me, as he was sure that I would get ripped off if I went on my own. He test-drove the car, negotiated a good deal
with the garage and for a few days, even covered a considerable shortfall.
And who could forget Joe’s appearance on Yom
Kippur? On several occasions, my wife remarked
that with his white tallit and kittel complementing his white hair and shining
face, Joe looked like an angel. Whether
leading the davening, reading Maftir Yonah or concentrating on his own
tefillah, he presented a memorable and inspirational vision.
Joe’s given name was actually Shmuel Yosef,
although no-one ever called him that – he was always known as Joe, Joseph or to
It is written about the great prophet, the original
והנער שמואל משרת את ה
The lad Shmuel served God… (I Shmuel 3:1)
This verse sums up our ‘Shmuel’ – he regarded himself
as just a lad, an ordinary person, although, of course, he was not. And, quite simply, Joe ‘served God’.
At the start of Shemot, we learn about the
transition of generations as the period of the Egyptian slavery begins.
וימת יוסף וכל אחיו וכל הדור ההוא
And Yosef died along with all his brothers and all of that generation. (Shemot 1:6)
This depiction hits a nerve for us. Our ‘Yosef’ was of a type and from an era that
will not be seen again. Joe’s passion, generosity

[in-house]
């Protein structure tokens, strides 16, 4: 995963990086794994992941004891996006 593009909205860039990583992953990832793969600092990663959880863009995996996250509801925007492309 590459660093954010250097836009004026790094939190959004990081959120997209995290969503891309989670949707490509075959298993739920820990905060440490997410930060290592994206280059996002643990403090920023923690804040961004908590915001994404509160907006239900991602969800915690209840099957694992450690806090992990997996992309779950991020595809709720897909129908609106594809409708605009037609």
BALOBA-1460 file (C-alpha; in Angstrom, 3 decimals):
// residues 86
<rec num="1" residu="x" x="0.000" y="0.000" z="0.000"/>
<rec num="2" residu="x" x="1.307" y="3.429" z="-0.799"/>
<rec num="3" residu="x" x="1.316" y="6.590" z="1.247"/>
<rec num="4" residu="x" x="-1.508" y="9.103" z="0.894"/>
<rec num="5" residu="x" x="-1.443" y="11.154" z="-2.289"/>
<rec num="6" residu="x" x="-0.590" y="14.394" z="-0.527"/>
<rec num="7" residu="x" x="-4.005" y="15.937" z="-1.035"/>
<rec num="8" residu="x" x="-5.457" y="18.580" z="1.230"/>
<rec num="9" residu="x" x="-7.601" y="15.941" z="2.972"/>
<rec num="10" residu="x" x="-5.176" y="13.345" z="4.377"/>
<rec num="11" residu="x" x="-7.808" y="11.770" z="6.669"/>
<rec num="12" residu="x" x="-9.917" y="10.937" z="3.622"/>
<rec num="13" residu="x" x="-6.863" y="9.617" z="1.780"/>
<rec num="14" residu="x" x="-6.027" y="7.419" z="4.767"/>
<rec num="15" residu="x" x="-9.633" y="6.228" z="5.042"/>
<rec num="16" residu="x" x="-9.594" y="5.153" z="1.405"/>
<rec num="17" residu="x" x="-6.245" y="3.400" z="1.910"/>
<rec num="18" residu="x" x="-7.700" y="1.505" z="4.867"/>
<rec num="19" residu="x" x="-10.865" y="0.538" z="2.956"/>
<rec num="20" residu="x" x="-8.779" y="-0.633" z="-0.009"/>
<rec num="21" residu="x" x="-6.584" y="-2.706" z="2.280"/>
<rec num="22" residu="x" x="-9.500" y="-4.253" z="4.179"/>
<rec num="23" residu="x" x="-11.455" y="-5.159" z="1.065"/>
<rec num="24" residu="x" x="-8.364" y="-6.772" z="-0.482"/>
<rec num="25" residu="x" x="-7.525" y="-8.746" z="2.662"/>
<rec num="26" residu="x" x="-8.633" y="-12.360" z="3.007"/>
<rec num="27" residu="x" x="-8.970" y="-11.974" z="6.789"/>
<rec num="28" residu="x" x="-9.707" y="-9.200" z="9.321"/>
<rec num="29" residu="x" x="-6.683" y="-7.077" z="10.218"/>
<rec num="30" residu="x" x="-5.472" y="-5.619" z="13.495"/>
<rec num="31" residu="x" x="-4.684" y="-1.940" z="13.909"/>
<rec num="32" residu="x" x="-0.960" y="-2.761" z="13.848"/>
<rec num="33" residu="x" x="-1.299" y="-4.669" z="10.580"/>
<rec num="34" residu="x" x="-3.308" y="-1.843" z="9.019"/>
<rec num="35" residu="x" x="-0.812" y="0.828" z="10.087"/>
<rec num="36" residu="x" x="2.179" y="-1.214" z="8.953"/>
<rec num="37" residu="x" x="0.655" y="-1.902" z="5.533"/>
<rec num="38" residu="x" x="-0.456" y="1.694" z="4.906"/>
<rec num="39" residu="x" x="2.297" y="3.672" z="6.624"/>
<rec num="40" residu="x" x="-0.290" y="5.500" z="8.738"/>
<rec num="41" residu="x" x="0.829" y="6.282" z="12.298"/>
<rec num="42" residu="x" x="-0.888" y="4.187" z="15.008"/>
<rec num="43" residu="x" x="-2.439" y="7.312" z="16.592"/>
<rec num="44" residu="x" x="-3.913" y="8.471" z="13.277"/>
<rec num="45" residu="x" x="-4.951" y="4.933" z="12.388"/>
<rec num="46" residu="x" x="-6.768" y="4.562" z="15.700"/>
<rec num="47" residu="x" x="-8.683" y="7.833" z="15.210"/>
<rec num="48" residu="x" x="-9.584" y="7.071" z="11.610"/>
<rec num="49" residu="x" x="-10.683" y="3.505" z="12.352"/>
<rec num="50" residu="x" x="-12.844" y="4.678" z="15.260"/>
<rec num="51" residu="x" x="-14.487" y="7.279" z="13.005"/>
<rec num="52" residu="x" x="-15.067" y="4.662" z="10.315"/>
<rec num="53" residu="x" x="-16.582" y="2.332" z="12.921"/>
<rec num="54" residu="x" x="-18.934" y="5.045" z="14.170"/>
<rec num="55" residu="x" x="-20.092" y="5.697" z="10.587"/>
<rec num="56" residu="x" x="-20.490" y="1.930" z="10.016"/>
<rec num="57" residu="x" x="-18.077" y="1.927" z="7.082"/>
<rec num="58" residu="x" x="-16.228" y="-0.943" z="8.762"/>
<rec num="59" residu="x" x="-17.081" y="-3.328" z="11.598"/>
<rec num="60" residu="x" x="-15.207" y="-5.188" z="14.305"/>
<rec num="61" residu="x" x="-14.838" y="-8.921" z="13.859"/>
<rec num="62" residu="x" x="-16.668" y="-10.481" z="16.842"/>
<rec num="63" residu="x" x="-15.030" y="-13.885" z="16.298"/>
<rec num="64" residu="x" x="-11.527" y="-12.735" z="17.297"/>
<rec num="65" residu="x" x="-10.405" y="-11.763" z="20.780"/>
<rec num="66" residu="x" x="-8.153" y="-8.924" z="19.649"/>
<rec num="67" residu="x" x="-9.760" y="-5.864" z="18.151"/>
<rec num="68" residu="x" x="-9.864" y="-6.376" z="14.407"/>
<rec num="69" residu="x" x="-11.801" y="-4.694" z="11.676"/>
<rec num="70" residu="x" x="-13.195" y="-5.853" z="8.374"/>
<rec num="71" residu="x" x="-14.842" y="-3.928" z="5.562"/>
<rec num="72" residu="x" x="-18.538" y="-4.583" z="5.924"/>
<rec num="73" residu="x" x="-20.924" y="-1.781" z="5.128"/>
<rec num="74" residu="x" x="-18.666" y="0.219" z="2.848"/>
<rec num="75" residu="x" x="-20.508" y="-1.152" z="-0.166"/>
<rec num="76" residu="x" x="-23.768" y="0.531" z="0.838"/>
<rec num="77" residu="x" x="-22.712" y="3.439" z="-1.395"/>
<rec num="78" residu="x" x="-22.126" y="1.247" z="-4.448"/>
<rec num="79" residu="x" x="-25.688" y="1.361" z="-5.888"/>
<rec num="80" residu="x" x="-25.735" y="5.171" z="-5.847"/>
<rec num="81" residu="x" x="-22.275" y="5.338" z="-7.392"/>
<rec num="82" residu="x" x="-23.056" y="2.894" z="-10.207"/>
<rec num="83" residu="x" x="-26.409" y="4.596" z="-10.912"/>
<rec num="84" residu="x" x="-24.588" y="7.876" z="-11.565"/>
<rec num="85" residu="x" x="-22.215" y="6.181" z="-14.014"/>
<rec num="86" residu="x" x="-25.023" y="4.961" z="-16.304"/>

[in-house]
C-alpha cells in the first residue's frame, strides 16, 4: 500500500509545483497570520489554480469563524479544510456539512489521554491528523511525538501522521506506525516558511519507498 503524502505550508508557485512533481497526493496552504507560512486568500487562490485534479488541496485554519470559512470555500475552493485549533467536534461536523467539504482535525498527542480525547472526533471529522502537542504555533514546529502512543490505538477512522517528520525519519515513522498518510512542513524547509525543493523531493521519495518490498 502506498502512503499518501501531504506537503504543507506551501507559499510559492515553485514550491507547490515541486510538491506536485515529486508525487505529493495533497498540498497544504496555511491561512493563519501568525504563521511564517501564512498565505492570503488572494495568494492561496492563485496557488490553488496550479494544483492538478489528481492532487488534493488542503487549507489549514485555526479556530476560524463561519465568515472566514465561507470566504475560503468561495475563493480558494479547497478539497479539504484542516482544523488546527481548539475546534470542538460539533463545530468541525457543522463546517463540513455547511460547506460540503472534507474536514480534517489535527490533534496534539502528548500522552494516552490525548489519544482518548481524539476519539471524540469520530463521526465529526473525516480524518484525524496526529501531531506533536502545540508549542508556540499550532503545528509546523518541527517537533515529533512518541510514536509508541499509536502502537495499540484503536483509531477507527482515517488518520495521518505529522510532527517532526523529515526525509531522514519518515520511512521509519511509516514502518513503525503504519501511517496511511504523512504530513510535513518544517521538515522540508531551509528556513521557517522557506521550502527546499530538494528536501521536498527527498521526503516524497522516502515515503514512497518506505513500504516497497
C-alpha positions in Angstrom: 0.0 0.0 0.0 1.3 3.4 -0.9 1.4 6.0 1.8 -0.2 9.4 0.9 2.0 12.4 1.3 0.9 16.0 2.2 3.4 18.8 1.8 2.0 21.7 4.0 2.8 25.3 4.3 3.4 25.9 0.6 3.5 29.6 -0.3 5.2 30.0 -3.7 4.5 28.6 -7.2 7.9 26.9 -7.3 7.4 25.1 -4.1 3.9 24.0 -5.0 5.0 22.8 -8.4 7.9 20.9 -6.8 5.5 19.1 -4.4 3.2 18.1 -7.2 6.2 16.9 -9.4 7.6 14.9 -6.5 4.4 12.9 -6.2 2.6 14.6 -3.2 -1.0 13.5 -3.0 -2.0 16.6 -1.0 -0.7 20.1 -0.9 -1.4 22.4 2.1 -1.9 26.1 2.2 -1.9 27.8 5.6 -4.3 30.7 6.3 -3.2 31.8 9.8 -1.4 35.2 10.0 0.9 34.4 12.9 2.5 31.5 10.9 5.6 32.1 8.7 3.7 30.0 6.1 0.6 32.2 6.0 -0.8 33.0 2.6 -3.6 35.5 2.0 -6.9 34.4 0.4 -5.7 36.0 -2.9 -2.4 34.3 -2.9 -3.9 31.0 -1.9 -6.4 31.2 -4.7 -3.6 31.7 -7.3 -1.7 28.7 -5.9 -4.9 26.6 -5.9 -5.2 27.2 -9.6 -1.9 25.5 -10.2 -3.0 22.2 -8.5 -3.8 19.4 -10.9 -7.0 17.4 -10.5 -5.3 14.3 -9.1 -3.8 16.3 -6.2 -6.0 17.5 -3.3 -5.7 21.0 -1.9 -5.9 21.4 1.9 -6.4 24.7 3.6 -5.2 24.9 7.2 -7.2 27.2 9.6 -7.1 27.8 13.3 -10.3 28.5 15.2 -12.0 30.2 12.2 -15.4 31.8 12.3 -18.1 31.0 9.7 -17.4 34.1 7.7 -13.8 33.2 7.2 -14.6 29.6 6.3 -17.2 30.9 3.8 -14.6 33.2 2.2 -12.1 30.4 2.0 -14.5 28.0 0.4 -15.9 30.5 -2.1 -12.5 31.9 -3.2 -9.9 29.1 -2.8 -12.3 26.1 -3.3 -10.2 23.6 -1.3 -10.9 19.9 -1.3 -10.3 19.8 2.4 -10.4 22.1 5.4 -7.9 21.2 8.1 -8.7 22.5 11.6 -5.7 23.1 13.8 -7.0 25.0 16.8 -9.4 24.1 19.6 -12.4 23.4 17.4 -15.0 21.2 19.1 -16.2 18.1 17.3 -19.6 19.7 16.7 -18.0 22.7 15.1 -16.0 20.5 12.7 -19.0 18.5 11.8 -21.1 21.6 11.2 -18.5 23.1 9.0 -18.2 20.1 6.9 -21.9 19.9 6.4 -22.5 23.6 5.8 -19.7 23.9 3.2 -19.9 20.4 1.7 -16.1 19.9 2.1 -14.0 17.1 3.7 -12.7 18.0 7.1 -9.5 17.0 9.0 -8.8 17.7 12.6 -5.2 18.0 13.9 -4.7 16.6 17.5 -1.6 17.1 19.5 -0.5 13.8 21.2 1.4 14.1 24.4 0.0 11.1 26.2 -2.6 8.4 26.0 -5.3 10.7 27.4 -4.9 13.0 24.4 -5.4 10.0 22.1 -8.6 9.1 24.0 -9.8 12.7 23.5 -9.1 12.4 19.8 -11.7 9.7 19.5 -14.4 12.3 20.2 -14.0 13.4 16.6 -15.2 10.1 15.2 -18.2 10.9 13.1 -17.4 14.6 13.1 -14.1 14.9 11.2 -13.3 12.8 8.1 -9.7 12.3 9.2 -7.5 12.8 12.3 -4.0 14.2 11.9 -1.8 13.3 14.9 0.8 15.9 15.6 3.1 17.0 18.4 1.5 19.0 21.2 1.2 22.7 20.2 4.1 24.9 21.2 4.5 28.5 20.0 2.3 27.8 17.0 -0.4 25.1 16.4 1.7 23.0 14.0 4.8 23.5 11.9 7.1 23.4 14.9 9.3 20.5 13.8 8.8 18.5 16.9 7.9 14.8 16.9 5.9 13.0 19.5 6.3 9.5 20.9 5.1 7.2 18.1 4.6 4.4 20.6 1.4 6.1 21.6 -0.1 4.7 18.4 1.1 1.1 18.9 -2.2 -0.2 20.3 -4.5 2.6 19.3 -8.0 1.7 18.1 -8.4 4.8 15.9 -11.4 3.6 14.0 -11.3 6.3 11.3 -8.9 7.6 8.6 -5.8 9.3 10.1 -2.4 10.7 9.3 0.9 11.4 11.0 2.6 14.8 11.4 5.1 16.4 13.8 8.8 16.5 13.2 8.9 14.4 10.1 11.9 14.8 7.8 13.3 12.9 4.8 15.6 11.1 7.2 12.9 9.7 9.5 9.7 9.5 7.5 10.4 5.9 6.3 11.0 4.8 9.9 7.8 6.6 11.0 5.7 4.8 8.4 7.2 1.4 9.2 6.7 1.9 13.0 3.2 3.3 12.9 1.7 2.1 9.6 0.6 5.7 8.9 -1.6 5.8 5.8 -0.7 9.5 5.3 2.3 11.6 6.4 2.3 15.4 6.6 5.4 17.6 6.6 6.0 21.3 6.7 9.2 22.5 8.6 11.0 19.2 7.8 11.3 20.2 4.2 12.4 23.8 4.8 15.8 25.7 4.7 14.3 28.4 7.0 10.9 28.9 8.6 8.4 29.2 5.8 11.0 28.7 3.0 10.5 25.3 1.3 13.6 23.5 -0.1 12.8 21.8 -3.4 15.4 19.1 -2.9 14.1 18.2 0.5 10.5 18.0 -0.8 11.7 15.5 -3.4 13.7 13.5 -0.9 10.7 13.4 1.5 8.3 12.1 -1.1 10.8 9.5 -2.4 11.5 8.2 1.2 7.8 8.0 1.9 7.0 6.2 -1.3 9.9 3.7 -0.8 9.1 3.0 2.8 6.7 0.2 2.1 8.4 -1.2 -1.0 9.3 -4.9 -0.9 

of spirit and deep commitment came from a generation that passes with him.
Chief Rabbi Lord Jonathan Sacks has asked me
to include the following personal tribute to Joe:
I remember Joe Friedman as a warm, friendly, deeply committed member of the Golders Green Synagogue, loyal to Judaism, the Jewish people and the state of Israel. He was always quiet and modest in manner, but always felt a sense of responsibility and always had a strong conscience and a determination to do the right and menschlich deed. It was a privilege to know him, and Elaine and I will miss him deeply. Our deepest condolences go to his loving wife Yaffa, his lovely children, Gaby, Ben, Annette, and Dana and the other members of his family. He was a blessing in life, and may his memory continue to inspire us.
To Yaffa, who stood by Joe’s side, supporting
him in every endeavour, we say: your loss is huge and we try to share it and
cry with you; we admire your fortitude and love.
Gaby, Ben, Dana and Annette, be comforted in
the knowledge that your father Joe was a true gibor – a warrior who is a
blessing to you and to all of us, an inspirational man whom I and no-one in our
community will ever forget.
To Judith and Michael, we mourn with you the
loss of a remarkable brother.
I conclude with the words of a congregant who
was not able to attend today’s funeral, as he has summed up all our feelings so
Please let Joe’s family know how fond all people were of him, and quite literally, how loved he was by all who met him. He was truly a most wonderful and charming man. His passing is a terrible loss to the community.
בלע המות לנצח ומחה ה אלקים דמעה מעל כל פנים
He will swallow up death forever and the Lord God will wipe away tears from
upon all faces... (Yeshayahu 25:8)
יהי זכרו ברוך
May his memory be for a blessing.